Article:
Many attribute the lack of coaching to a shortage of time. However, a closer examination reveals additional underlying reasons why managers refrain from coaching. In our research involving over 200 sales leaders, 63% of organisations admitted to lacking a unified definition of coaching, leaving managers to interpret “what constitutes coaching” on their own, and half of the companies confessed to not providing their managers with any coaching training.

Senior executives criticise sales managers for attempting to lead their teams from “behind the desk,” yet they fail to supply them with the necessary skills or tools to do anything beyond issuing orders. And since most managers feel more at ease with the commercial aspects of sales—overseeing activities and metrics—they tend to dedicate their efforts there.

Coaching centres on the personal element of sales. It aims to unlock the best in individuals by recognising their potential, sometimes more than they recognise in themselves. This involves fostering self-awareness, boosting confidence, and supporting sales representatives as they advance towards their objectives. Such skills are not innate; they require development.



To be a successful sales leader involves providing someone with the training, freedom, and support needed for success in their role. This encompasses three key elements: the what, the how, and the why.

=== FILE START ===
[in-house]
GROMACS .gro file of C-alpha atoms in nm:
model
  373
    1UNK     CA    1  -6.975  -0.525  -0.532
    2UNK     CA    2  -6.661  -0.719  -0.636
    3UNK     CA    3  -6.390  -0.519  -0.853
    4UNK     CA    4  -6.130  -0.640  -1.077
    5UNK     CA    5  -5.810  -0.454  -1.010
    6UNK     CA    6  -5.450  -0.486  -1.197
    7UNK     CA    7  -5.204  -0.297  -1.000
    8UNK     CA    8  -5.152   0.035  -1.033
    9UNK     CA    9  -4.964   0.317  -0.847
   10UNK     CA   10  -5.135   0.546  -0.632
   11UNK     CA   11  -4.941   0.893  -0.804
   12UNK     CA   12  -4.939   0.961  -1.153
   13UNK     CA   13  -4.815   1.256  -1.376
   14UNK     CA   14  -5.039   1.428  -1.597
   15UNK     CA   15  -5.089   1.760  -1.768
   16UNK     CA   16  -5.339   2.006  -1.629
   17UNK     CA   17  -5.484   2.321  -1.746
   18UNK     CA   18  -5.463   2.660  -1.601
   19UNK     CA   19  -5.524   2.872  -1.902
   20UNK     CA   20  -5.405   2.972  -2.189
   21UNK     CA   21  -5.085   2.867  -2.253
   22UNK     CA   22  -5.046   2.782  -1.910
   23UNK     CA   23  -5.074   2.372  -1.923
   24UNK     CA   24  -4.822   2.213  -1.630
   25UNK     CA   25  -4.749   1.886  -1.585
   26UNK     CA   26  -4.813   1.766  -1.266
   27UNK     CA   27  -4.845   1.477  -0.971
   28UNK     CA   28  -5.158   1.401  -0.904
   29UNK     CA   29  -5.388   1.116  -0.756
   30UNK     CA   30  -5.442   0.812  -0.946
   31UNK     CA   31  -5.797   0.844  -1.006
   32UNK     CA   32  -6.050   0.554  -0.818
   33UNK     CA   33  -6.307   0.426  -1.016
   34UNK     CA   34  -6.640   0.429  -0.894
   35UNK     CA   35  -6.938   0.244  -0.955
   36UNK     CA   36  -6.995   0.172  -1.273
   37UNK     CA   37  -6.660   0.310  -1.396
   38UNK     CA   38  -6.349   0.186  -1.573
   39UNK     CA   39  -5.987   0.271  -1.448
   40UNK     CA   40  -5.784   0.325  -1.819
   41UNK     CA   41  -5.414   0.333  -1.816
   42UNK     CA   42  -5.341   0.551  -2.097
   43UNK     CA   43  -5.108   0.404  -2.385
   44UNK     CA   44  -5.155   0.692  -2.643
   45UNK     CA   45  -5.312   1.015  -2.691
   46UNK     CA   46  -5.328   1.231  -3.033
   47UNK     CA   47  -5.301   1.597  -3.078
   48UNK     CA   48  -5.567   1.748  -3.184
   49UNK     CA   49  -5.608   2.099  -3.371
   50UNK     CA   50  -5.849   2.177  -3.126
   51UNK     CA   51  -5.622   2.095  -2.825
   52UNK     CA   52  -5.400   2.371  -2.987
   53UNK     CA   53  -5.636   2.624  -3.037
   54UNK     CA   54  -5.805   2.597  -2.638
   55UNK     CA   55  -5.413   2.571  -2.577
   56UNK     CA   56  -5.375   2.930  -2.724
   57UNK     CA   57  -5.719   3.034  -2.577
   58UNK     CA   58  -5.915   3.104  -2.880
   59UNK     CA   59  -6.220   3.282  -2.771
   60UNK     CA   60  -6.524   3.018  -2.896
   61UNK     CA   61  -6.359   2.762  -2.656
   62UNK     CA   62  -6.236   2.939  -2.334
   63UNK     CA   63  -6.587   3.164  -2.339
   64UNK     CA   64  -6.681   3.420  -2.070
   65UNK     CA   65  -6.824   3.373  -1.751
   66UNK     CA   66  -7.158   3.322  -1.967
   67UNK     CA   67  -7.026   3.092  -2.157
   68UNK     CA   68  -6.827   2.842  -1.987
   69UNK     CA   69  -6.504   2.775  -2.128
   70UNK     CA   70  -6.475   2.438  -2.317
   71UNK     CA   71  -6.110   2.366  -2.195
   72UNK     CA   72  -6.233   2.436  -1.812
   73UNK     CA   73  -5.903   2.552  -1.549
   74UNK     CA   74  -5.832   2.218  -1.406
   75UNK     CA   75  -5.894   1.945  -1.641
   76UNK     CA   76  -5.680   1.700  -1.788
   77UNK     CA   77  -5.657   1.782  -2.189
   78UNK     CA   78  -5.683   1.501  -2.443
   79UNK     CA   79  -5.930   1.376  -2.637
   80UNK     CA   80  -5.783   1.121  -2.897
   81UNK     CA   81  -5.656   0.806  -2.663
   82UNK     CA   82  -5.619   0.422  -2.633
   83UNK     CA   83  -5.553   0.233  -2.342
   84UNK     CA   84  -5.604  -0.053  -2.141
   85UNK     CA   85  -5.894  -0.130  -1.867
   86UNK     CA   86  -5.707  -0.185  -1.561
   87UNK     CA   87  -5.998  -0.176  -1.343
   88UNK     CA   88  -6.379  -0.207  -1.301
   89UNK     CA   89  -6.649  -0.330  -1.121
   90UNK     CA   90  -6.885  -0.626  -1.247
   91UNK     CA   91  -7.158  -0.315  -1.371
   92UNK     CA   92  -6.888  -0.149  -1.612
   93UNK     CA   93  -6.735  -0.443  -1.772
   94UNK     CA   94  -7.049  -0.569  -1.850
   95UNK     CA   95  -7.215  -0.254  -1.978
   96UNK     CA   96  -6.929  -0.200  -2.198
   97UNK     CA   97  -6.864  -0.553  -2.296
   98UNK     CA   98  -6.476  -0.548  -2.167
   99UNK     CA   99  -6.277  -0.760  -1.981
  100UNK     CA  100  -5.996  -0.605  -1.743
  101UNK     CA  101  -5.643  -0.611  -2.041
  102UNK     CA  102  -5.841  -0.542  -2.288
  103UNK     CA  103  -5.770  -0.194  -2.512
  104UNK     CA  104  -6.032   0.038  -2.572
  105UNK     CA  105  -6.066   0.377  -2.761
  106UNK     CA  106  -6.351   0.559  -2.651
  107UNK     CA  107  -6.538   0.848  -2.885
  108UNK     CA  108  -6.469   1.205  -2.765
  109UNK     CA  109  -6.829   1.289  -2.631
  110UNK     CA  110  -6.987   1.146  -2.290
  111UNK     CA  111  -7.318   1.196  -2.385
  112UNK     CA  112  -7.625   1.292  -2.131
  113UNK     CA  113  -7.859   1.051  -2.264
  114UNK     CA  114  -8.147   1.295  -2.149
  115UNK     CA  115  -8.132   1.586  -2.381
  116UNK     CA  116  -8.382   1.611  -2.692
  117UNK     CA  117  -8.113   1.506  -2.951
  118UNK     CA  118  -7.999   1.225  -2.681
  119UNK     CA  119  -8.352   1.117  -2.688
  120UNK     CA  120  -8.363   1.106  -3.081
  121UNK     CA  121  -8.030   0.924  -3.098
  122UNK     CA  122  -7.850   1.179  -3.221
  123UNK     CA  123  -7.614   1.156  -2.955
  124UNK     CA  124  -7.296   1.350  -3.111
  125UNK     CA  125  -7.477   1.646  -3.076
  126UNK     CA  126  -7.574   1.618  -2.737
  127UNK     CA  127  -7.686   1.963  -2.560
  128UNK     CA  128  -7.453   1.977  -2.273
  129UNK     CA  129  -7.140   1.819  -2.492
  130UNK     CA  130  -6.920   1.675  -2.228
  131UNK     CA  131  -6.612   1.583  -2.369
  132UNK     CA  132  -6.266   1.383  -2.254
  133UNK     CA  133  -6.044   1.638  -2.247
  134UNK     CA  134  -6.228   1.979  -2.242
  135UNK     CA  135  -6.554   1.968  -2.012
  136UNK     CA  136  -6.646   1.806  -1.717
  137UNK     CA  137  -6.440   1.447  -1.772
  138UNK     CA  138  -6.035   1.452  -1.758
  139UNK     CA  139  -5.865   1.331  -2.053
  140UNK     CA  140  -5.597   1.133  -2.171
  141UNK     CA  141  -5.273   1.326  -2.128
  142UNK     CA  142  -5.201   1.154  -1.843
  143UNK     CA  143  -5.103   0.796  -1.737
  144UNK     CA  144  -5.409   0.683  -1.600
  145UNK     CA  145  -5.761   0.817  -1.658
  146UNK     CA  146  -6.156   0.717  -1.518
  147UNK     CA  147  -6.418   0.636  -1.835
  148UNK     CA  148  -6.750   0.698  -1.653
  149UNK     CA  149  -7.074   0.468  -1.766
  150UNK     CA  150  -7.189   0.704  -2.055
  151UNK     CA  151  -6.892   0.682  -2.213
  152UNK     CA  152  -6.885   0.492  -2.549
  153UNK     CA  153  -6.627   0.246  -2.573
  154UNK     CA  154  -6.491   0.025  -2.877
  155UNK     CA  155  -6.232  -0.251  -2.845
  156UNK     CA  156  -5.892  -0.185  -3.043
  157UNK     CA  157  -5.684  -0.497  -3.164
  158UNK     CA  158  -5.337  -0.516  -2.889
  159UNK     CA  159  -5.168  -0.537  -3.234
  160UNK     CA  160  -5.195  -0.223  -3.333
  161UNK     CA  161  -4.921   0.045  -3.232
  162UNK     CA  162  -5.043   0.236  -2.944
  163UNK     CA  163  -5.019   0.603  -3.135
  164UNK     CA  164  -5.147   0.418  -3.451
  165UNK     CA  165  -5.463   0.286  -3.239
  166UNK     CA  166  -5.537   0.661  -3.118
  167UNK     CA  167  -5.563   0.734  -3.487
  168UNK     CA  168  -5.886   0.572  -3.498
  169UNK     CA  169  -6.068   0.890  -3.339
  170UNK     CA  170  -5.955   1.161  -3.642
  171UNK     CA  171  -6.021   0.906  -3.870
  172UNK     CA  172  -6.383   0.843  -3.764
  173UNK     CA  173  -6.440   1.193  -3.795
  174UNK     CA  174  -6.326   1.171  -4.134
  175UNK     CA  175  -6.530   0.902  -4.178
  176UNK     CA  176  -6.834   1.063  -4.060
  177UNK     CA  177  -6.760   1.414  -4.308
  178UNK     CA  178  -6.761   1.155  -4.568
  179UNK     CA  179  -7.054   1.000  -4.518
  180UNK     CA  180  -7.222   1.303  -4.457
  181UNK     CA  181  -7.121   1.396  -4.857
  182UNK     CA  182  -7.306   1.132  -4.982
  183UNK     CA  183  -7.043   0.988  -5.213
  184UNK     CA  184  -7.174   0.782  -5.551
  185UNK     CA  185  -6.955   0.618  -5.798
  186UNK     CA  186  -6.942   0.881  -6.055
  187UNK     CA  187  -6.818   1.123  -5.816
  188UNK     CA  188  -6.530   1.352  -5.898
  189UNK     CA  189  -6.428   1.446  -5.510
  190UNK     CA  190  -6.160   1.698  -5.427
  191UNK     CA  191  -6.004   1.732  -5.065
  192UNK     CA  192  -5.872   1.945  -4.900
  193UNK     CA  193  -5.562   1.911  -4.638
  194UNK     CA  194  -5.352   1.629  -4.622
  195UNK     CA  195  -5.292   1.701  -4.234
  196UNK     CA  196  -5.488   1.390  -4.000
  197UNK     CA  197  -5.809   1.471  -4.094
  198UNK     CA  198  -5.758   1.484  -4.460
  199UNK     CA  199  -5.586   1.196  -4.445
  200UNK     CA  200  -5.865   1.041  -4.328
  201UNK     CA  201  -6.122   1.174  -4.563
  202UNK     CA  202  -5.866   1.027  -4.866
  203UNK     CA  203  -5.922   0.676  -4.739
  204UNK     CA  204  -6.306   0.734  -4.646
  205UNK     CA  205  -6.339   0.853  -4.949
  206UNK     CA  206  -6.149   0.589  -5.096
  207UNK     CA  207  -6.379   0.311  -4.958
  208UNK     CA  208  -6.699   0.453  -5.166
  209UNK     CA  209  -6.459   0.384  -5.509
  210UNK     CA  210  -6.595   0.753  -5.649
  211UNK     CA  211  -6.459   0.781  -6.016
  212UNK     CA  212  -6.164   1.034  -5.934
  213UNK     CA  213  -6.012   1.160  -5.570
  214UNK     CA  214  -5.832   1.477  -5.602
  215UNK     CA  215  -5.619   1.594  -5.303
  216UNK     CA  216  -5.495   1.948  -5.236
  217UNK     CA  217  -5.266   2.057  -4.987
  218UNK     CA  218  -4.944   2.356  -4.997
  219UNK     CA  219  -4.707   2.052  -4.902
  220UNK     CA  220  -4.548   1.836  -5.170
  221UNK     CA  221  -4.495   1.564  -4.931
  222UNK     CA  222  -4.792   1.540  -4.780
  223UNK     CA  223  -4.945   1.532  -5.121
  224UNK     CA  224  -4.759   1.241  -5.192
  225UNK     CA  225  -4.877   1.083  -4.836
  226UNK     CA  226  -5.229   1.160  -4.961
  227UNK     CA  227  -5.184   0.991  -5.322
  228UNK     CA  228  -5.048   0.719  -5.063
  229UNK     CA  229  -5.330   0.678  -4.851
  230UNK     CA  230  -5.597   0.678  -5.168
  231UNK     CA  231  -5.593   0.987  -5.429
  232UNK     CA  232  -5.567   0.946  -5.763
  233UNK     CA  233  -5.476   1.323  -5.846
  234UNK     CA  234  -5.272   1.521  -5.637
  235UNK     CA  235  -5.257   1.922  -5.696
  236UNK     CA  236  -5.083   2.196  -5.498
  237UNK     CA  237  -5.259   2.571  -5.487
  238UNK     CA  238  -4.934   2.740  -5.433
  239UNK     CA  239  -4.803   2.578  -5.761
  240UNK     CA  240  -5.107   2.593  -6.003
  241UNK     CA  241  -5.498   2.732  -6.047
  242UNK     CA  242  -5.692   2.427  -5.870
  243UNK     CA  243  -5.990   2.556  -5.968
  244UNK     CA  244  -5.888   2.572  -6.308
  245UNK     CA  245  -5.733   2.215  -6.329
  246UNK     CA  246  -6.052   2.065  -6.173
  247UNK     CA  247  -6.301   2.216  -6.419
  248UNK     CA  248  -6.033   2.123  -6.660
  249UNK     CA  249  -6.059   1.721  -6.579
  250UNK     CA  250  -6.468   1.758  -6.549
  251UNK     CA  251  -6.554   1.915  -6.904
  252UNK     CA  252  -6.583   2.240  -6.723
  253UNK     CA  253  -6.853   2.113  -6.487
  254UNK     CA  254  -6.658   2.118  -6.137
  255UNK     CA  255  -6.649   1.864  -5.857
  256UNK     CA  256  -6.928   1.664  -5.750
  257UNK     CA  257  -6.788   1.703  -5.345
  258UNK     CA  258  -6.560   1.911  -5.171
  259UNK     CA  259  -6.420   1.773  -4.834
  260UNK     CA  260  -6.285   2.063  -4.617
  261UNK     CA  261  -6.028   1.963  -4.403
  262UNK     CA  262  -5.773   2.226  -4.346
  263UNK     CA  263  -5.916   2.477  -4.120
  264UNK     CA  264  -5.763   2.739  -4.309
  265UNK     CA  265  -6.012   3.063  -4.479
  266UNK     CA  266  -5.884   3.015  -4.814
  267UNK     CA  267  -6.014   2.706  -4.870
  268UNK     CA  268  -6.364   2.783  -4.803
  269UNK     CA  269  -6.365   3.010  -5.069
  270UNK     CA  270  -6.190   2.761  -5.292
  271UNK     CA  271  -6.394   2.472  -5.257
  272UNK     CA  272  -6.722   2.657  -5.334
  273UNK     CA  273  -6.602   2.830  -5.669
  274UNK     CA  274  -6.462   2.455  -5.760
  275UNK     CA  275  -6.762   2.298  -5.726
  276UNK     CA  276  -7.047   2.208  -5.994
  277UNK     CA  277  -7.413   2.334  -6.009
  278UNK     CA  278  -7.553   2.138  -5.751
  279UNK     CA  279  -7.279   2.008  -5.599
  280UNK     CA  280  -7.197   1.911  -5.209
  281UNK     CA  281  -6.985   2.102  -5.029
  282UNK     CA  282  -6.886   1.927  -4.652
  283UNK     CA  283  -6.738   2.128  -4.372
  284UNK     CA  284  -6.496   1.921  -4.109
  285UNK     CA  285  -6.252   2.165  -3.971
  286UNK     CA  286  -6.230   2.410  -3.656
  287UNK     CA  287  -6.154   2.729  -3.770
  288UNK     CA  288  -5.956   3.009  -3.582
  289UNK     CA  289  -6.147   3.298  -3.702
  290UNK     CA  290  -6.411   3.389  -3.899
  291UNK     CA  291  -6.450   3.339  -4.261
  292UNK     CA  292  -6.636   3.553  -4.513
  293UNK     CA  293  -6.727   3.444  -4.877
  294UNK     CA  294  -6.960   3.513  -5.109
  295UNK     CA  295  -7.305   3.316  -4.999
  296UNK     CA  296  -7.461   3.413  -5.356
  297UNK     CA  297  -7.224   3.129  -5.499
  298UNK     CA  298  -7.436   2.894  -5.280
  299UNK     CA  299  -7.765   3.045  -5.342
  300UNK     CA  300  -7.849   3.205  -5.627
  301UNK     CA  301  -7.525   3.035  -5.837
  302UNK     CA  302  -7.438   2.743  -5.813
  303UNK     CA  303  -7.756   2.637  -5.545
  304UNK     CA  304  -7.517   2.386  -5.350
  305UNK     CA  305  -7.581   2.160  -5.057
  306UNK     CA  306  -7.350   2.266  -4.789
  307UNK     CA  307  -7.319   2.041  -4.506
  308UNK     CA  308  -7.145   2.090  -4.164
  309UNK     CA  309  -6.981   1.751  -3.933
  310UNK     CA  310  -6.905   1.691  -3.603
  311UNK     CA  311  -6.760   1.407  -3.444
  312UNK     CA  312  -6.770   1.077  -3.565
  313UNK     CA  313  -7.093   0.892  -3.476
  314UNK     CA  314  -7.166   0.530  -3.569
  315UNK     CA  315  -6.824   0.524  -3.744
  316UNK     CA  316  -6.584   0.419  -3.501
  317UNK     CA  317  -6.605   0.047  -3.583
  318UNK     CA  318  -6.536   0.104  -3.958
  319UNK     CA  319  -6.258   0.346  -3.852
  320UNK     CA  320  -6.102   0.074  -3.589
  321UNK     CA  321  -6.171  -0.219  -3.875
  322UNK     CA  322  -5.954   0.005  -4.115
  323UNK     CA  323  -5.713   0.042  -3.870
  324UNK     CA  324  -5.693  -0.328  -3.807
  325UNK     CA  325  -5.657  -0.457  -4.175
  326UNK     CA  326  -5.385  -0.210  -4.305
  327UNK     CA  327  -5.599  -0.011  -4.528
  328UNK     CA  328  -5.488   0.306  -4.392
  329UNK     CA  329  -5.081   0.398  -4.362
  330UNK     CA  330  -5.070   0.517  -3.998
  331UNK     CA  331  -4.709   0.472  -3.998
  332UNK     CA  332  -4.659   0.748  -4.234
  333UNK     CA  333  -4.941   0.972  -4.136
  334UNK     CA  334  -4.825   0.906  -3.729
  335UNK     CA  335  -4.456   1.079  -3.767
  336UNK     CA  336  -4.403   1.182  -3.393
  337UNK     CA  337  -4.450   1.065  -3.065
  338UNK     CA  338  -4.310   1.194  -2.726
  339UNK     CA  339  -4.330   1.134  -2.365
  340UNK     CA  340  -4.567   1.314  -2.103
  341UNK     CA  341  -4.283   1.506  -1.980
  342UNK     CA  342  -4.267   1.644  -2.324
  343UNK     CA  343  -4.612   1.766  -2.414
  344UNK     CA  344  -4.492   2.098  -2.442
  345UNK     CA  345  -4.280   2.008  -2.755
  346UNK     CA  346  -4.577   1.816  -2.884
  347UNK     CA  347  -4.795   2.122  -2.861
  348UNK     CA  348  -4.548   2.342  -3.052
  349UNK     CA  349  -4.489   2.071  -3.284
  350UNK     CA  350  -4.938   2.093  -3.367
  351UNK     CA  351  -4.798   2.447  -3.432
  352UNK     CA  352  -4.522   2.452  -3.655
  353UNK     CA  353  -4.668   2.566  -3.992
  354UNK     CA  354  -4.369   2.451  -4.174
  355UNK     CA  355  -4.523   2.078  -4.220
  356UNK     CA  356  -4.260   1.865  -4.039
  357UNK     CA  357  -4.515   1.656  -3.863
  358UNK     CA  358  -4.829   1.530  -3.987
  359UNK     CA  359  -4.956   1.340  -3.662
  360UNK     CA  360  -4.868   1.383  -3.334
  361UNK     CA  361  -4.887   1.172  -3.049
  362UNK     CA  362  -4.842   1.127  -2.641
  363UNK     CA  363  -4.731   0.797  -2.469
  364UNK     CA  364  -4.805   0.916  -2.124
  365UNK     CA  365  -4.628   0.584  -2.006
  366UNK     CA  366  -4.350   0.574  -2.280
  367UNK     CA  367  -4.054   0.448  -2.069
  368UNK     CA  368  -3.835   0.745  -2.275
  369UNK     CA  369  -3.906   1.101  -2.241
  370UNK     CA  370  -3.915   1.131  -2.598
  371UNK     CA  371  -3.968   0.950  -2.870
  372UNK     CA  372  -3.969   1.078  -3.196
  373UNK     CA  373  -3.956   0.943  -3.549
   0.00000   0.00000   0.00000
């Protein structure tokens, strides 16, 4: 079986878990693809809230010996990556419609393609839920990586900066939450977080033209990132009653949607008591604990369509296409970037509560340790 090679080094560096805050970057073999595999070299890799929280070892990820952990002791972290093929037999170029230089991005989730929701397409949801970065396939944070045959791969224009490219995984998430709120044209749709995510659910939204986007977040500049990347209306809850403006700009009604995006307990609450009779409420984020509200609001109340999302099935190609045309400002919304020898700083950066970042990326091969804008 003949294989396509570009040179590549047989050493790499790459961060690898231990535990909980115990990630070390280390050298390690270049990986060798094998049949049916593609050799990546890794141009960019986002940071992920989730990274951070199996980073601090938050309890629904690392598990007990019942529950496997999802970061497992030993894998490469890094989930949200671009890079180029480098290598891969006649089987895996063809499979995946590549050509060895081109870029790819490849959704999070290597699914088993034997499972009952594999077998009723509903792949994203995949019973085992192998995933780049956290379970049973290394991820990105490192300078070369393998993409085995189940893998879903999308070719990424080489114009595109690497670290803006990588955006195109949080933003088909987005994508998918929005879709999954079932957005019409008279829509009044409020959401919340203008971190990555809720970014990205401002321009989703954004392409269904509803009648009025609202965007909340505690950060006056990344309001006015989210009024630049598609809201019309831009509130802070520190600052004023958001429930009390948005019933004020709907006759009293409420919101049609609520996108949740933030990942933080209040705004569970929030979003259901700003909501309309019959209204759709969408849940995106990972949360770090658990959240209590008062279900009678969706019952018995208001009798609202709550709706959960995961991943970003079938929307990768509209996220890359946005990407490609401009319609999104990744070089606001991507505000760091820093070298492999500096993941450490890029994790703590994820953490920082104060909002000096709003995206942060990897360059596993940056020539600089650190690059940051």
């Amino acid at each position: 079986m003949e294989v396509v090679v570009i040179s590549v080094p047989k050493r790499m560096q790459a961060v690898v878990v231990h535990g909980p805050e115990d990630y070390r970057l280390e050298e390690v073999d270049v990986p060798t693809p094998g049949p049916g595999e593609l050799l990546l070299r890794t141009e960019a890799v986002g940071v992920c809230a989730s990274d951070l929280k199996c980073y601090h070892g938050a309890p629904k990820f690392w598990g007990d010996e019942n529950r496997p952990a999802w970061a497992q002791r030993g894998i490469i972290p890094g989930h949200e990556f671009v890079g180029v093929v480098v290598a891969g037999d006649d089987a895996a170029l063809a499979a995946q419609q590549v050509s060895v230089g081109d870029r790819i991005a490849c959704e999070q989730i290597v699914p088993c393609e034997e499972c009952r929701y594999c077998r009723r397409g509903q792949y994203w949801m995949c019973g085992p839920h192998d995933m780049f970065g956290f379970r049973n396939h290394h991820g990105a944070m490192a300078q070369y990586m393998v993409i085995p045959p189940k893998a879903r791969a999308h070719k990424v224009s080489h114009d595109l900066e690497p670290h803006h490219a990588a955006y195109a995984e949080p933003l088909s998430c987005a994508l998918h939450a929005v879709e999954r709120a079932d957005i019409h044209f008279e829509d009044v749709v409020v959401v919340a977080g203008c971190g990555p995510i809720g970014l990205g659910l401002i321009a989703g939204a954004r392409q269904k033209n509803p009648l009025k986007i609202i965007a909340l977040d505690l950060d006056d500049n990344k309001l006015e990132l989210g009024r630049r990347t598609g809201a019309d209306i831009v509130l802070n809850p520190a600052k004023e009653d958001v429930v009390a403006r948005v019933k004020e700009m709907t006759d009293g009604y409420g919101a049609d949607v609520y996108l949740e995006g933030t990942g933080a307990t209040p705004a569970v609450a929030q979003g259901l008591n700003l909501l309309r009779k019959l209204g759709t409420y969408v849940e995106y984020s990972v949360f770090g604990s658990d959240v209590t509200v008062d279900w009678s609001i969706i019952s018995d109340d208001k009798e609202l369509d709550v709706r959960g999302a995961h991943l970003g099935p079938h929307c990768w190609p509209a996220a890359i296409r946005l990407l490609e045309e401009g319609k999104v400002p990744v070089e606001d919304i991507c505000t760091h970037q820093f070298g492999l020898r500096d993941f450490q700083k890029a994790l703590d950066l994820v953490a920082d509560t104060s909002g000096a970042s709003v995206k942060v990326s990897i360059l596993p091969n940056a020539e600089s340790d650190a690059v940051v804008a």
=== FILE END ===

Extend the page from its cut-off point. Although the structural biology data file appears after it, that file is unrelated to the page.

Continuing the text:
New managers are proficient at instructing their team on what needs to be done. The issue arises when this becomes their only mode of interaction, leaving them with little else to offer. Many resort to micromanaging, endlessly repeating instructions. Alternatively, recognising the limited value this approach offers, some choose to lead from behind their desks.

Encouraging team members to develop new skills, overcome obstacles, and surpass their current limits requires guiding them on how to improve. This ‘how’ is effectively achieved through coaching.

A coach’s role is NOT to dictate actions but to assist in strategising and planning how objectives will be met. This necessitates listening more than speaking and engaging in queries like, “How will you achieve this? What steps will you take next? What obstacles are you facing? How can I assist?”